SMEs Struggled in 2013 despite Signs of Recovery

Written by | Wednesday, October 8th, 2014
@Eubulletin

Latest data reveal that in 2013 small and mid-sized businesses in most EU member states struggled despite the general sentiment that economic recovery was on its way. According to the annual SMEs Performance Review and country-specific SBA factsheets, there was an economic recovery but it was uneven and not following a robust trajectory. Many SMEs managed to increase their value even to their pre-2008-crisis levels, but their ability to employ was still below that threshold as it was down by almost 2 million employees, which is 2.16 percent below the 2008 level.

Moreover, year-to-year progress on SMEs’ activity demonstrates that more action is needed, the study adds. Although the value added continued to increase by 1.1 percent, there is still a slowdown compared to previous years. In 2012, SMEs grew by 1.5 percent and in 2011 by 4.2 percent annually. In addition to staggering growth rates in the value added, SMEs’ workforce went down by 0.9 percent and 0.5 percent respectively which was helped also by sluggish economic growth and the risk of deflation in the eurozone. To that end, EU Commissioner for Industry and Entrepreneurship, Ferdinando Nelli Feroci, commented that the ongoing difficulties facing SMEs underlined the need for the EU and member states to go on with their struggle to improve the general business environment and especially the conditions for SMEs, which are often described as the backbone of the European economy. The biggest obstacle to accelerated growth of SMEs still remains limited access to finance.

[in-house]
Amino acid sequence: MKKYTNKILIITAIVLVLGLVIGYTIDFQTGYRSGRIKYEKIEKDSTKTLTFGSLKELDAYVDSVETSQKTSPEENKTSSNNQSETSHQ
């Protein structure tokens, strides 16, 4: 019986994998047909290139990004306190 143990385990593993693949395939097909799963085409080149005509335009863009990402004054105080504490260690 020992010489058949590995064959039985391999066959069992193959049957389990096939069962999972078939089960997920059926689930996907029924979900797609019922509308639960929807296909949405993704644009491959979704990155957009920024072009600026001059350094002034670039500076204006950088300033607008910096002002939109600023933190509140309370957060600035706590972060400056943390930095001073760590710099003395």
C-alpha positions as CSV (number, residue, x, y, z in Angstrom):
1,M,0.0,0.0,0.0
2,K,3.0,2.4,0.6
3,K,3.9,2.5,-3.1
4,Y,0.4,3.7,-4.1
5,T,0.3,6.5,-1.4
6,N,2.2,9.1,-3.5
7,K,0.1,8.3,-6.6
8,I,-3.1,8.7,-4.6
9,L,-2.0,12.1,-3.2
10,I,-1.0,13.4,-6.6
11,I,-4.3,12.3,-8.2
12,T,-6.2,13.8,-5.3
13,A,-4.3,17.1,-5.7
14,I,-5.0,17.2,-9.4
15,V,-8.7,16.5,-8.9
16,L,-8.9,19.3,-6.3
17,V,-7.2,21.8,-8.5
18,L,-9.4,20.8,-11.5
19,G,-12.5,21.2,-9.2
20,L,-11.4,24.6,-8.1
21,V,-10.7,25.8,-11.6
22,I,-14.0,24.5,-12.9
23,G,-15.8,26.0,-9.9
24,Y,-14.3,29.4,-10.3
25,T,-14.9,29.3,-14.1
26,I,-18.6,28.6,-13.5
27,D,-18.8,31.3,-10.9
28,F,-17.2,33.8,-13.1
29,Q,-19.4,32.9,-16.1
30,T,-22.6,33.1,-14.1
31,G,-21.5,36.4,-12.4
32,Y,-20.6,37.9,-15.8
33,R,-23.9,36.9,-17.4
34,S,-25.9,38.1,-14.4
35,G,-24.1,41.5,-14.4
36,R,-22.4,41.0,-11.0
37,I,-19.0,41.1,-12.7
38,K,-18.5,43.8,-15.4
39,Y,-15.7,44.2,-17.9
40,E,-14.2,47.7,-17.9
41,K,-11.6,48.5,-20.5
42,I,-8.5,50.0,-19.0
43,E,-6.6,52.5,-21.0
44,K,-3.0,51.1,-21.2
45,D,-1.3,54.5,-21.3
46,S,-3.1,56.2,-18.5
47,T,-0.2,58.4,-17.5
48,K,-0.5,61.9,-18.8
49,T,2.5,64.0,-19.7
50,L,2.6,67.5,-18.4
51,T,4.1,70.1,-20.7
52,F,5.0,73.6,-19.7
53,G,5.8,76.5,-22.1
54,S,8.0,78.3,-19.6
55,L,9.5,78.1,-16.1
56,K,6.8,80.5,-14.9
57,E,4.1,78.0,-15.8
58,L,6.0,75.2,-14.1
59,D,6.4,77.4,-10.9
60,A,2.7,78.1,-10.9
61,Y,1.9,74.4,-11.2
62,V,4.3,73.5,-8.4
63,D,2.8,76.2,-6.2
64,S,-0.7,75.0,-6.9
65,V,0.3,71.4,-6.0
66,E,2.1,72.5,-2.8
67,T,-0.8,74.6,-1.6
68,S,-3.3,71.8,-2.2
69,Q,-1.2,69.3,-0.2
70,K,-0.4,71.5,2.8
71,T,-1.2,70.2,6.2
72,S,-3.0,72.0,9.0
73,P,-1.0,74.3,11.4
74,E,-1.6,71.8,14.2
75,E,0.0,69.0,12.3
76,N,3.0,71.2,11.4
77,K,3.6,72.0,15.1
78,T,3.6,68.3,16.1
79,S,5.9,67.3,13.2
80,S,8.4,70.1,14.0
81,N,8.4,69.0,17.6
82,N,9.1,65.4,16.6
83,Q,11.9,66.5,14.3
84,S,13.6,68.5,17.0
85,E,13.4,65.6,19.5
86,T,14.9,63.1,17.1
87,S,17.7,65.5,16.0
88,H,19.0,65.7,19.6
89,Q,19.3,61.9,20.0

The recovery in the growth of SMEs’ value added is mostly driven by micro-firms and mid-sized firms as small firms still face difficulties to achieve the pre-crisis level. When it comes to employment, both small and mid-sized companies employ less people than prior to 2008, but the group of micro companies have logged the highest relative decline (- 4.2 percent). In 2013, the study reveals, the most affected SMEs were those in construction and manufacturing sectors. In contrast, most SMEs in business services, communications, IT, and real estate sectors were among the most dynamic ones surpassing their respective pre-2008 levels.

Article Categories:
ECONOMY & TRADE

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